I first researched competitors by reading app store reviews and online articles. I learned that users appreciate positive feedback, and dislike impractical content & the inability to correct mistakes.
One app store review for Duolingo wrote, “making mistakes is essential in language learning, we shouldn’t be punished for it.”
I signed up for popular language learning programs, then made a feature comparison chart. This helped me determine what features users have come to expect, like goals and feedback.
I then devised a survey which yielded 106 responses. I considered responses from people who have attempted language-learning outside of school, to ensure I was only considering data from target users. Many users quit was because they were forgetting what they learned or had lost motivation.
Next, I conducted 3 user interviews. One user "felt hopeless" when trying to learn a language. Another complained that online language learning was excessively repetitive (“it was ridiculous”). Another person said he was "barely able to communicate" when traveling, despite having made progress on Duolingo.
I also posted a question on reddit asking why people may have given up on a particular language-learning method. Most people said because it became too “boring” or “tedious." This research provided insight that the app should be fun and enjoyable to use.
I synthesized my findings in an affinity map to see patterns in the data. This also really helped me empathize with the users.
Using the data I gathered, I created a user persona that represents the target users. The biggest user needs are having an enjoyable and not overly repetitive way to learn Spanish, as well as retaining progress and learning about Spanish culture.
I then created a journey map to visualize the pains encountered throughout a language-learning session.
The top the pain points were:
1. Excessive repetition
2. Forgetting what they’d learned, and
3. Loss of motivation.
Next, I researched learning techniques and learned that spaced repetition is effective. With this method, users review difficult material more often than easy material. In testing, recall (used for fill-in-the-blank questions) requires more effort than answering multiple choice questions, but is a better indicator of learning.
I also researched learning and motivation. Interestingly, extrinsic motivation (points or grades) is easy to instill, but is short-lived. Intrinsic motivation (passion and genuine interest) is harder to instill, but leads to continued learning.
To guide my brainstorming, I devised “how might we?” statements for the 3 main user pain points (excessive repetition, forgetting what was learned, and loss of motivation). I like to use sticky notes during ideation; for some reason, this method yields better ideas.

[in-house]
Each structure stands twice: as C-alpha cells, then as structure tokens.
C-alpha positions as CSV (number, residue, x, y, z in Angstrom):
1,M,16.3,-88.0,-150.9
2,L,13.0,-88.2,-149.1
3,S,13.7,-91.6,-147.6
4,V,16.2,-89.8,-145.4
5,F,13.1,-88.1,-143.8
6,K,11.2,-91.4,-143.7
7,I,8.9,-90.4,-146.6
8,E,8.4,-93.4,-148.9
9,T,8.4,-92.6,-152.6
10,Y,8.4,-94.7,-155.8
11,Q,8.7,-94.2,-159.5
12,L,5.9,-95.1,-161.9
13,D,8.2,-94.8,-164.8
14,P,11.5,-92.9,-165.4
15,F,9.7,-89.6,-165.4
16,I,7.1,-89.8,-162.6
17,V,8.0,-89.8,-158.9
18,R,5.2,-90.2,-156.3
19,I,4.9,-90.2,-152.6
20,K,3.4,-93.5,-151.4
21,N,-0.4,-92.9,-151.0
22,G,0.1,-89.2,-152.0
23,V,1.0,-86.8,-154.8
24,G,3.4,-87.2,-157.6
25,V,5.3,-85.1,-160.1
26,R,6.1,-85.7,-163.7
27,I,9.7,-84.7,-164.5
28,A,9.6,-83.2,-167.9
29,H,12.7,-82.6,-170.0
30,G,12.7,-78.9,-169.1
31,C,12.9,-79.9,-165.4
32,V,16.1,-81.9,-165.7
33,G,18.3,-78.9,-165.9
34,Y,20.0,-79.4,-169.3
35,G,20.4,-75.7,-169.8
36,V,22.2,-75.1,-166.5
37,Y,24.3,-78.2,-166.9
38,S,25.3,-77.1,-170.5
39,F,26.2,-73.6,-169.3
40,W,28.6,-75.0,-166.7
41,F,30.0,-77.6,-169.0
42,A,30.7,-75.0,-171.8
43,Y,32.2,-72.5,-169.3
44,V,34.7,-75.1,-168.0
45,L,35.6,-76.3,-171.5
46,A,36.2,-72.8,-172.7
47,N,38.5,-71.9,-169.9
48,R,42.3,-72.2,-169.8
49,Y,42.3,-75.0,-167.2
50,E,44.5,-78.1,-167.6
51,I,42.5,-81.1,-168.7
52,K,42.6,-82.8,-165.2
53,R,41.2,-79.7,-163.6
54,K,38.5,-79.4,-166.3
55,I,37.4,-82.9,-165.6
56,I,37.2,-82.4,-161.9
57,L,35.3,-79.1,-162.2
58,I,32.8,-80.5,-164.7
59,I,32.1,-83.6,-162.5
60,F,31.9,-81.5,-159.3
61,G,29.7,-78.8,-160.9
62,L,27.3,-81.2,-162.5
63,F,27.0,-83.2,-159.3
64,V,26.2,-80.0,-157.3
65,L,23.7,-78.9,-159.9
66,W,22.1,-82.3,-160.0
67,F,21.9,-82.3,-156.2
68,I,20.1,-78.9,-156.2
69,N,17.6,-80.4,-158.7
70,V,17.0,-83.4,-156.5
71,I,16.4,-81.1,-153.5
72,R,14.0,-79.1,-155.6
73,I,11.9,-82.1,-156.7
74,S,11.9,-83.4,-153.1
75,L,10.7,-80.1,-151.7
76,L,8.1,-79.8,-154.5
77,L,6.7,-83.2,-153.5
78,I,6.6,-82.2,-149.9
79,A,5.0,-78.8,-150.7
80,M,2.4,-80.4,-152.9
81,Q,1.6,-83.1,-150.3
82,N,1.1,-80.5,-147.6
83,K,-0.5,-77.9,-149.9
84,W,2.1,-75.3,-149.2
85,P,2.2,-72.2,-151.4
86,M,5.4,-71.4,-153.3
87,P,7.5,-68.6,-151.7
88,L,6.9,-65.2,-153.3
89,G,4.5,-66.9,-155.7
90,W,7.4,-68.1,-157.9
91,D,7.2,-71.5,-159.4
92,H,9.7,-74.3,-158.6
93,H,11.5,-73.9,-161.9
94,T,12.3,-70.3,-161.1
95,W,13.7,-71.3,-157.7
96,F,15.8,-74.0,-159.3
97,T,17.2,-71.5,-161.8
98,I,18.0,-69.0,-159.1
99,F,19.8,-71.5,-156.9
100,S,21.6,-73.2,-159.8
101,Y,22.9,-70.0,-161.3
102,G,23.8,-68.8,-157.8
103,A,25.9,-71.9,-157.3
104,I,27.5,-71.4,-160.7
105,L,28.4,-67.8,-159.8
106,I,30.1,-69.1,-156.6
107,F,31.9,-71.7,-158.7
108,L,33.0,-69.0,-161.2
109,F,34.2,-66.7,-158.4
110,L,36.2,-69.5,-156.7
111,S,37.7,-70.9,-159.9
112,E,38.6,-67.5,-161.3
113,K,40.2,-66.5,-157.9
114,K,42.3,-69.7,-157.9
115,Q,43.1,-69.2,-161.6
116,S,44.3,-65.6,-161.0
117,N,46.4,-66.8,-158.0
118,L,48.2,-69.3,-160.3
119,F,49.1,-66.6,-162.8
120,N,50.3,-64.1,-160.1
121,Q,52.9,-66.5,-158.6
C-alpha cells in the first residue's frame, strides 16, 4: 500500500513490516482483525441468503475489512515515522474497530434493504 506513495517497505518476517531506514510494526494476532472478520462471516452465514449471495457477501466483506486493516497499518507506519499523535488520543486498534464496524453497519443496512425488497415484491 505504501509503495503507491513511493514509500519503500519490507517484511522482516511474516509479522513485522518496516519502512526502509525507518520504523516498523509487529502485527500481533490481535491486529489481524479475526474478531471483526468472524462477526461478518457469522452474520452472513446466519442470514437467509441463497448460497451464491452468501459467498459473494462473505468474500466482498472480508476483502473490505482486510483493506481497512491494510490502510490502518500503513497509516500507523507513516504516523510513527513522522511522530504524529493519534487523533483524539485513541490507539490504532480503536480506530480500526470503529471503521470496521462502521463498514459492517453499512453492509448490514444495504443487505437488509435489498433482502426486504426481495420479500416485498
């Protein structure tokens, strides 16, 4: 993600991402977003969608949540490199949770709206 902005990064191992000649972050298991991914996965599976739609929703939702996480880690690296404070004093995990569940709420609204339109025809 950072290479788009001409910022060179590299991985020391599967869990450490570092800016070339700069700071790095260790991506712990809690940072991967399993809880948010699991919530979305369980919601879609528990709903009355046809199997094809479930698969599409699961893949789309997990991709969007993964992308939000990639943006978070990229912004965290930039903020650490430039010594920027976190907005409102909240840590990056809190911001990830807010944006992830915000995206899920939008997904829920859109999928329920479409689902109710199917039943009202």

I loved so many of my ideas but sadly, implementing all of them wouldn't have been feasible. In comes the MoSCoW method!
Considering impact on the user vs effort for the business, I determined which features would form the minimum viable product.
The minimum viable product is a mobile language-learning app for people interested in learning Spanish, that
• Allows users to rate session difficulty,
• Has few multiple-choice options, and
• Suggests music to complement lessons
The features solve the following pain points:
I hypothesize that this app will enable users to obtain longer-lasting knowledge, avoid frustrating & excessive repetition, and inspire motivation to continue language-learning. I'll know I'm right when users continue using the app long-term and the app is highly rated on the app-store.
The user flow helped me determine what screens I would need to devise lo-fi wireframes for.
I sketched a variety of lo-fi wireframes for each needed screen, then selected which ones to prototype and conduct usability testing for.
I conducted 7 usability tests to identify room for improvement in my design. Average task duration was 108.5 seconds with a 14.3% mis-click rate.
Users preferred a numerical scale to rate lesson difficulty, rather than simply choosing “easy” “medium” or “difficult.” I also learned that being given a suggested list of music after each lesson could interrupt learning and ultimately result in less lessons being completed. I made the needed changes in the mid-fidelity prototype, then did another round of usability testing before moving onto visual design determination.
I explored various options for the visual identity of the app. When conducting desirability testing of an early option, users described this style tile with words including "earthy," "money," and "brains."
I honestly cringe a bit looking back at this early version but it was part of my process! I identified a few brand attributes to better guide my design choices: modern, smart, fun, and cheerful.
To facilitate effective branding, I changed the app name to one different from that of the parent company (which is "Smart People"). I drew inspiration from online brand-name generators. I ultimately decided on "gluent," a play on words of "fluent," (which users will eventually become) and "glue," which represents the long-lasting nature of the learning.
I revised the colors and typography, and searched for icons with a consistent look. Users described the final style tile as being "fun," "clean," and "bright."
Finally, I arrived at the high-fidelity prototype.
In the future, I would explore the possibility of updating the music section to be called media, and adding Spanish TV shows and movies. The purpose would be to further cement learning, as well as to inspire cultural appreciation and thus intrinsic motivation to continue learning. I hypothesize that this would help minimize the amount of users who give up learning.
Success and failure metrics that would be used to determine product performance include amount of weekly active users, proportion of users accessing the curated playlist, rating on the app store, and churn rate.